While the majority of American homeowners have insurance, only 31% of renters buy renters insurance. That number drops to 15 percent amongst Hispanic renters.
In some of the largest cities, renters significantly outnumber homeowners. In fact in 2010, an average of 60% percent of households rented their homes in large cities.
Renters insurance provides financial protection against the loss or destruction of your possessions when you rent a house or apartment. Your possessions are not covered by your landlord's insurance.
Renters insurance premiums are relatively inexpensive.
With renters insurance, your belongings are covered against losses from fire or smoke, lightning, vandalism, theft, explosion, windstorm and water damage (not including floods). Renters insurance also covers your responsibility to other people injured at your home and pays legal defense costs if you are taken to court.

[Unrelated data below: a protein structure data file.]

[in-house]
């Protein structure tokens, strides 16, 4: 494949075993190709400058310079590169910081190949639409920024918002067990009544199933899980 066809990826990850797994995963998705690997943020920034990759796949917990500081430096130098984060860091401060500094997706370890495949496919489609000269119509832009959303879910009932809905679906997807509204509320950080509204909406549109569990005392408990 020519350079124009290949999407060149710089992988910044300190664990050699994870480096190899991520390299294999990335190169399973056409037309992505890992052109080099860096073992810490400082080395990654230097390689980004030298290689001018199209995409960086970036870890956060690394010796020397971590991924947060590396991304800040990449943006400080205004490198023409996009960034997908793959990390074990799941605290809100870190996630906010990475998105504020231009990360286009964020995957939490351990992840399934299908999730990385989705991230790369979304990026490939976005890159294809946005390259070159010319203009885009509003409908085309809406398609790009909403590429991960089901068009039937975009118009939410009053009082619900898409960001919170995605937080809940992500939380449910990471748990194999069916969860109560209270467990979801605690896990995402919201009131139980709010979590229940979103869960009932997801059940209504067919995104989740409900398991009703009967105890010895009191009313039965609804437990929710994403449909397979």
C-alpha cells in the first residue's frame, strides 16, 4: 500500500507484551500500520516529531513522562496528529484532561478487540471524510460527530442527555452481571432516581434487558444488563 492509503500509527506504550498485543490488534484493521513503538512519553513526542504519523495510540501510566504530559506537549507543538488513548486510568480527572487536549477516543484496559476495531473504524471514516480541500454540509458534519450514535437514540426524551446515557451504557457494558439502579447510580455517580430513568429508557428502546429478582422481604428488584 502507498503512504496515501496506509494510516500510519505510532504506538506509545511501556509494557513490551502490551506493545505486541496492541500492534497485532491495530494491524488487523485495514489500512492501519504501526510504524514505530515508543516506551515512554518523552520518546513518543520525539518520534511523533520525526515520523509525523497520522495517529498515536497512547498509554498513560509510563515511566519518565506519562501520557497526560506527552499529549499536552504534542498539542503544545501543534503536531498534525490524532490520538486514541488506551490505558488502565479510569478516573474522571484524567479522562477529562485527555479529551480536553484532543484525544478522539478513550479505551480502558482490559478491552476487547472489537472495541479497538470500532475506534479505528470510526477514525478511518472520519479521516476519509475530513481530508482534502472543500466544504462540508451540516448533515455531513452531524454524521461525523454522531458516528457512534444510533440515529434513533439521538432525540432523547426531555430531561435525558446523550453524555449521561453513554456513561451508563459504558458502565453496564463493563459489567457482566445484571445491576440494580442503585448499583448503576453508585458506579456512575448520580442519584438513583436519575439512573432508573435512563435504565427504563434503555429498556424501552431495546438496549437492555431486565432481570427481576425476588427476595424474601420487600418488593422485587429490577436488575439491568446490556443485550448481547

Renters insurance also covers your additional living expenses (ALE) if you are unable to live in your home because of a fire or other covered peril.
There are two types of renters insurance policies:
Actual Cash Value - pays to replace your possessions up to the limit of your policy, minus a deduction for depreciation.
Replacement Cost - pays the real cost of replacing your belongings (regardless of depreciation) up to the limit of your policy.
If you have expensive jewelry, furs, sports or musical equipment, or collectibles, you may want to consider adding a floater to your policy. Most standard renter’s policies offer only a limited dollar amount for such items; a floater is a separate policy that provides additional insurance for your valuables and even covers them if they are accidentally lost.
If you are a renter, contact TriState Business Insurance for more information.
Wall Street Journal / Source Insurance Information Institute